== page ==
What is a strong password?

Passwords provide the first line of defence against unauthorised access to your organization.

It is now more common each and every day to hear reports of website breaches and leaks of customer data, often attacked are indirect crack a weaker system to get into another normally more secure subsystem, the role that passwords play in securing an organization's network both internal and external is often underestimated and overlooked.

Convenience as the Enemy of Security
Even with a complex, easy to remember passphrase, we sometimes get tired of typing it in. Especially for accounts we need to access regularly. In these cases, many people will opt to allow their browser to save their passwords for specific websites.

The problem with this is two-fold.
Firstly, if someone is able to open your browser, revealing all of your saved passwords takes only three mouse clicks. If you are using some browsers, which sync your account information across all devices you use, (including auto-filling your passwords…) then gaining access to your browser on one system could potentially give someone access to ALL devices you have synced to that account.

Secondly, we are also faced with the dilemma that we need to use passwords in so many different places, that most people end up using the same password for multiple accounts. So even if you only allow the browser to store one of your passwords, chances are pretty good that you’ve used the same password for at least three other accounts.

Try to
Use a different password for each of your important accounts, like your email, SQL database, Root, administrator passwords and so on, even the ones for your online banking accounts. Re-using passwords is risky. If someone figures out your password for one account, that person could potentially gain access to your email systems, admin accounts and much more.

Weak passwords provide attackers with easy access to your computers and network, while strong passwords are considerably harder to crack, even with the password-cracking software that is available today. Password-cracking tools continue to improve, and the computers that are used to crack passwords are more powerful than ever. 

Common methods of password cracking

Password-cracking software uses one of three approaches:
  • Intelligent guessing,
  • Dictionary attacks,
  • and Brute-force automated attacks,
that try every possible combination of characters. Given enough time, the automated method can crack any password. However, strong passwords are much harder to crack than weak passwords. A secure computer has strong passwords for all user accounts.. A Weak Password:
  • Is no password at all
  • Contains your user name, real name, or company name
  • Contains a complete dictionary word. For example, Password is a weak password.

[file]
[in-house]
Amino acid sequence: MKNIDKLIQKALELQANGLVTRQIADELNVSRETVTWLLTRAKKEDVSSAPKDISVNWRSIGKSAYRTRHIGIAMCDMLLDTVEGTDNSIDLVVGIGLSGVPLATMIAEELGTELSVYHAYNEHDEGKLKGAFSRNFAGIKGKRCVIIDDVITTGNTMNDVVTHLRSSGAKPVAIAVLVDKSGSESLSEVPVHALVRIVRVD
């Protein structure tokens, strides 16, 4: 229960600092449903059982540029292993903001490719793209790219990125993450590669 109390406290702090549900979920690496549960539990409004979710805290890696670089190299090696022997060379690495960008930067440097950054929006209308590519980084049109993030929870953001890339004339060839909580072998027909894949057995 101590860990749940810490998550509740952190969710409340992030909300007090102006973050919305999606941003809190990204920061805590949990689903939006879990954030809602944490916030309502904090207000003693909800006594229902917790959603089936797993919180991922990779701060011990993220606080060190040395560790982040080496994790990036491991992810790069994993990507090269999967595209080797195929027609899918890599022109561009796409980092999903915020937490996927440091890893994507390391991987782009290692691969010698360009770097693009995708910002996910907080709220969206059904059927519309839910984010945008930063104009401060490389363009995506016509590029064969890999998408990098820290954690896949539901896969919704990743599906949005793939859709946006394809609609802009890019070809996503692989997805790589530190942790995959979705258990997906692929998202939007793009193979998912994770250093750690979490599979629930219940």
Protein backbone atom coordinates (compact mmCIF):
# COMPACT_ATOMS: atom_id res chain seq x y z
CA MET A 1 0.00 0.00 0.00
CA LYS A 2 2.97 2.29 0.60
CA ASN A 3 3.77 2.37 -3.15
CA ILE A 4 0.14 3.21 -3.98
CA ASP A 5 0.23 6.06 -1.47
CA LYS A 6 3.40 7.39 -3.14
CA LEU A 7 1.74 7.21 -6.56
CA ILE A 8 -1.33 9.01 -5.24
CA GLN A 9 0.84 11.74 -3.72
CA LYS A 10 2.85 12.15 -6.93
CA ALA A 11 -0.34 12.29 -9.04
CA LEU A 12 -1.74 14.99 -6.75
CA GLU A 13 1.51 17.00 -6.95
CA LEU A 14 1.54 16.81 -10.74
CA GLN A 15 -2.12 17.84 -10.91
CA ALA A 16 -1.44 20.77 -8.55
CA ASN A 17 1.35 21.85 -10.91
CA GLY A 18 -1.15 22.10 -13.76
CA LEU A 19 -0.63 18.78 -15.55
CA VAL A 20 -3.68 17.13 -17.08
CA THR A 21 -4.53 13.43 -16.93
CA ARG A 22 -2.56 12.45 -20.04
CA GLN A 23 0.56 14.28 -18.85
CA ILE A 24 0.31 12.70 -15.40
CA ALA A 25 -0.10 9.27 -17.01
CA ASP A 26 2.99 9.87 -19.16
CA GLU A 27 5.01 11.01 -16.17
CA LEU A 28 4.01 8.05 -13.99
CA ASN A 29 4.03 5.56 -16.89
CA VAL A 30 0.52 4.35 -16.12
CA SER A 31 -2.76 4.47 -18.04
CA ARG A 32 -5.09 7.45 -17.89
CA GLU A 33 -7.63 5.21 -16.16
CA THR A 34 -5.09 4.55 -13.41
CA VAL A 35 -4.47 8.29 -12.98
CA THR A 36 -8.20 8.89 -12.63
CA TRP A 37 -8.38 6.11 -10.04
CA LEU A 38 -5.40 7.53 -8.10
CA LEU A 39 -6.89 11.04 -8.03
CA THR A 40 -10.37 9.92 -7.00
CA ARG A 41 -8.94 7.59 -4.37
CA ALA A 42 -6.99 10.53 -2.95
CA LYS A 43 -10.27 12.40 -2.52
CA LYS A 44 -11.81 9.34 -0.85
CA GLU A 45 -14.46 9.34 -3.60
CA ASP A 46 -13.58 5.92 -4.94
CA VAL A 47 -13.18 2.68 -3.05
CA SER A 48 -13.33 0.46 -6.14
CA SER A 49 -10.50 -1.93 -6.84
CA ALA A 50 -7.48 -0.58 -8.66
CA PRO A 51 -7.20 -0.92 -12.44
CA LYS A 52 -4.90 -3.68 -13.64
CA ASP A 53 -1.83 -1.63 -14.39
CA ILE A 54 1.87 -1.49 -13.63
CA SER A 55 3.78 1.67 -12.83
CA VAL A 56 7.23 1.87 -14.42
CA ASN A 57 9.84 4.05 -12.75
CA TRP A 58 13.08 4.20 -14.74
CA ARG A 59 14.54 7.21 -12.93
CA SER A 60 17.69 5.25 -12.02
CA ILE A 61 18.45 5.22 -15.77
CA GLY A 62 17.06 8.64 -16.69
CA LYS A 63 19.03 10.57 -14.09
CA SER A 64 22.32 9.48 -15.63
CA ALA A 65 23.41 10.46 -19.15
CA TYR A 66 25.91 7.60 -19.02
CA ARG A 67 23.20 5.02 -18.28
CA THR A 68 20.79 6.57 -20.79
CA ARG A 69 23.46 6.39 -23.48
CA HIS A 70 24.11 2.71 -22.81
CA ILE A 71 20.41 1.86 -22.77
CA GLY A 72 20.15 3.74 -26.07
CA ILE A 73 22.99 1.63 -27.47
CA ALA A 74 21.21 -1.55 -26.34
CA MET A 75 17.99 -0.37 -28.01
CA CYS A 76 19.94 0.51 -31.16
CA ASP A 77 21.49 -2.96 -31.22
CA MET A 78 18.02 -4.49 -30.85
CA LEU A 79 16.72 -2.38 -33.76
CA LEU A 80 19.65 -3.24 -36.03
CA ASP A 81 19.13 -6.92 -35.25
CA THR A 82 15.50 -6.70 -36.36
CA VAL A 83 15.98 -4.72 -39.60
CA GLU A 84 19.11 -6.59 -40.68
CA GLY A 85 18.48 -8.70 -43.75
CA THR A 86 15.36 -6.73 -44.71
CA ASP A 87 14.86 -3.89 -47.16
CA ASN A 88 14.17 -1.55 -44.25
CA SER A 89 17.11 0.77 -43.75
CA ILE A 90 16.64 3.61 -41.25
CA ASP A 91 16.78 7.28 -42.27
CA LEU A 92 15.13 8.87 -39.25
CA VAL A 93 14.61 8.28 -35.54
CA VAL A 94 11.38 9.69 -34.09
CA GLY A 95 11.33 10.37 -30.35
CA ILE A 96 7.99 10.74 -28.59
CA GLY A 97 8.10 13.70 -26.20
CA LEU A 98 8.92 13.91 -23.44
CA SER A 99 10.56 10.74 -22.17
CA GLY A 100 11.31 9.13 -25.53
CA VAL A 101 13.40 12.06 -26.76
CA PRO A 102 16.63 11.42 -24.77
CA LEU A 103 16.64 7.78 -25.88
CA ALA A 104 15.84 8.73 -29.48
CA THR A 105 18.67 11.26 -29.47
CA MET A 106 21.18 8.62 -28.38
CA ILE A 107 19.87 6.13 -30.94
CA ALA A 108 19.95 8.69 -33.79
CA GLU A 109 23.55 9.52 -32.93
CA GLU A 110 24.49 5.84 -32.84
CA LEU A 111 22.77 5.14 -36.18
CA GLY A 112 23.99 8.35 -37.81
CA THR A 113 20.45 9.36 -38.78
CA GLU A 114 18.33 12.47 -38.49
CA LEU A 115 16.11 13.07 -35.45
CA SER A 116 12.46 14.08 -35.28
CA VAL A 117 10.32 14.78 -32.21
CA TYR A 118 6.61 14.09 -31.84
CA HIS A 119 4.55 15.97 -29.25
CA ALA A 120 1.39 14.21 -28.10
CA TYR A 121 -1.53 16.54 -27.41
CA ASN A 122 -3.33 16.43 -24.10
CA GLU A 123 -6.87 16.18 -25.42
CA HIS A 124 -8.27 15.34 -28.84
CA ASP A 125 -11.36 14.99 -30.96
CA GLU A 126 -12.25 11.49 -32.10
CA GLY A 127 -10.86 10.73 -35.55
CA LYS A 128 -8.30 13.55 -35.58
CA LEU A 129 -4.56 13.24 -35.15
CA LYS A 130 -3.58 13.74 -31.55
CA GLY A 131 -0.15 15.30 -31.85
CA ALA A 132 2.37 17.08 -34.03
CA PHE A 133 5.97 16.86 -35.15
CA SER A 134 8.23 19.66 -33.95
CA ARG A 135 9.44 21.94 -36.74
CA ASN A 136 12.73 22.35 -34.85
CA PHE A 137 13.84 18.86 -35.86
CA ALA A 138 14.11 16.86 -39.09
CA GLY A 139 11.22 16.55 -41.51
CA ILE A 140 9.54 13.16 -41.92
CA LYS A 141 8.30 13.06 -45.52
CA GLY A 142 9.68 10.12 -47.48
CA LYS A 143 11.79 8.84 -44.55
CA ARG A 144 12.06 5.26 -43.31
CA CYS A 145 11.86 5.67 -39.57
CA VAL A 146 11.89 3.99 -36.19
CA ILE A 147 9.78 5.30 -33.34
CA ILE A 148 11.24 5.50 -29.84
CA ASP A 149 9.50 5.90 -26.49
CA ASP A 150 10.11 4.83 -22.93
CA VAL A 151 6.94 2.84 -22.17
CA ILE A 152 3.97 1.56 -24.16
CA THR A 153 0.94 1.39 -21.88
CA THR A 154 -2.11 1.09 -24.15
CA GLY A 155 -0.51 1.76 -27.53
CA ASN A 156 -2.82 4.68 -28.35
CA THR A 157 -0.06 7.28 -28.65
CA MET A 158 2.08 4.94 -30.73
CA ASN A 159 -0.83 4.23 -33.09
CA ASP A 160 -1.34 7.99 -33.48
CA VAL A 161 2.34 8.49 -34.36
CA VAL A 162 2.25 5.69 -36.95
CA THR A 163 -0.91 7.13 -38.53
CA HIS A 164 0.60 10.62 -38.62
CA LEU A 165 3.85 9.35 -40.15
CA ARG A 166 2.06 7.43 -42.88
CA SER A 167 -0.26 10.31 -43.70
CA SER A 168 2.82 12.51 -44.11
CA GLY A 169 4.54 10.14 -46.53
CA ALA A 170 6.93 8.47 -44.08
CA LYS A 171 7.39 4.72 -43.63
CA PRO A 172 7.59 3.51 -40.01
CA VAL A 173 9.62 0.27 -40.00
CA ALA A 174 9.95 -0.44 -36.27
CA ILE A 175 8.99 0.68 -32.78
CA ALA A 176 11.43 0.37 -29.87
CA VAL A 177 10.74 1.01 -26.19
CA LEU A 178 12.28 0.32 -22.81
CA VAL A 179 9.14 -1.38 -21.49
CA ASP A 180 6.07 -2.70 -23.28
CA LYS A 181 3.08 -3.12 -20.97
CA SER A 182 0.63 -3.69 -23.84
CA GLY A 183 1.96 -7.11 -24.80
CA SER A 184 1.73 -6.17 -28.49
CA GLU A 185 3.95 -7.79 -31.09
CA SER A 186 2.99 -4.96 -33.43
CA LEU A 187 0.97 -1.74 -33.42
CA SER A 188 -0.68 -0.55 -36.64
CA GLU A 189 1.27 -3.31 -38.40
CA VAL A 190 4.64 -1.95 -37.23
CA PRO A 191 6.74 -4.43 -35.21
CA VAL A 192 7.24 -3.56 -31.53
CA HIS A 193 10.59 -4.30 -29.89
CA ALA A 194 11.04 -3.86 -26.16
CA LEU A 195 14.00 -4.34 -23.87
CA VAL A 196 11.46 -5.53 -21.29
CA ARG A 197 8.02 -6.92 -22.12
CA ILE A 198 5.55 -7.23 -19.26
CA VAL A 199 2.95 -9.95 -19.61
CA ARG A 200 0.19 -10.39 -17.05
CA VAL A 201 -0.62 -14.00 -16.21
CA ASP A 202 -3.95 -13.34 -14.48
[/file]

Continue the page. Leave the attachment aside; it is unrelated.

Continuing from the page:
A Strong Password:
  • Is at least eight characters long
  • Does not contain your user name, real name, or company name
  • Does not contain a complete dictionary word
  • Is significantly different from previous passwords. Passwords that increment (Password 1, Password 2, Password 3 ...) are not strong

Using numbers, symbols and mix of upper and lower case letters in your password makes it harder for someone to guess your password. For example, an eight-character password with numbers, symbols and mixed-case letters is harder to guess because it has 30,000 times as many possible combinations than an eight-character password with only lower case letters. Contains characters from each of the following four group

Upper Case Letters A, B, C …
Lower Case Letters a, b, c …
Numerals 0, 1,2, 3, 4, 5, 6, 7, 8, 9
Symbols ` ~ ! @ # $ % ^ & * ( ) _ + - = { } | \ : " ; ' < > ? , . /


Add an extra layer of security

Once you’ve created a password, you can add an extra layer of security by enabling 2-Step Verification. 2-Step Verification requires you to have access to your phone, as well as your username and password, when you sign in to your Google Account. This means that if someone steals or guesses your password, they still can't sign in to your account because they don't have your phone. Now you can protect yourself with something you know (your password) and something you have (your phone). Keep your passwords secure
Don't leave notes with your passwords to various sites on your computer or desk. People who walk by can easily steal this information and use it to compromise your account. If you decide to save your passwords in a file on your computer the use a trusted password manager may be a good solution.

Having a Secure password is good practice to follow, and can save you time, money, data and maybe your life?

on Saturday July 14 by Peter Atkin
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